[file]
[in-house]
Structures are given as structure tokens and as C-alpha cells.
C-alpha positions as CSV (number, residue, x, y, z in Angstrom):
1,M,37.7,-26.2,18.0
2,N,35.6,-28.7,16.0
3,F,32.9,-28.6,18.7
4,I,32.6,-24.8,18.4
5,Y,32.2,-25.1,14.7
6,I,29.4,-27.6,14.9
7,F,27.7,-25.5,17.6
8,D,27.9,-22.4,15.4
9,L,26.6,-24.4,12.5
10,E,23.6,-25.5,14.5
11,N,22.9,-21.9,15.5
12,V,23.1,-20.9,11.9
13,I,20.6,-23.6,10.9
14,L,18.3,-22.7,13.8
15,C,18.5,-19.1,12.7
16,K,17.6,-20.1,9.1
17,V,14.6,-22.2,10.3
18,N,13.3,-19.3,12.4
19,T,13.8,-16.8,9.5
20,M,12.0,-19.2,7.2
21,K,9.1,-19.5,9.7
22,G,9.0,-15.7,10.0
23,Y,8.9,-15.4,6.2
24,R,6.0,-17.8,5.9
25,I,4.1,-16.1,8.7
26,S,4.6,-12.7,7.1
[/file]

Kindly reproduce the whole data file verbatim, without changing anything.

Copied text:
[in-house]
Structures are given as structure tokens and as C-alpha cells.
C-alpha positions as CSV (number, residue, x, y, z in Angstrom):
1,M,37.7,-26.2,18.0
2,N,35.6,-28.7,16.0
3,F,32.9,-28.6,18.7
4,I,32.6,-24.8,18.4
5,Y,32.2,-25.1,14.7
6,I,29.4,-27.6,14.9
7,F,27.7,-25.5,17.6
8,D,27.9,-22.4,15.4
9,L,26.6,-24.4,12.5
10,E,23.6,-25.5,14.5
11,N,22.9,-21.9,15.5
12,V,23.1,-20.9,11.9
13,I,20.6,-23.6,10.9
14,L,18.3,-22.7,13.8
15,C,18.5,-19.1,12.7
16,K,17.6,-20.1,9.1
17,V,14.6,-22.2,10.3
18,N,13.3,-19.3,12.4
19,T,13.8,-16.8,9.5
20,M,12.0,-19.2,7.2
21,K,9.1,-19.5,9.7
22,G,9.0,-15.7,10.0
23,Y,8.9,-15.4,6.2
24,R,6.0,-17.8,5.9
25,I,4.1,-16.1,8.7
26,S,4.6,-12.7,7.1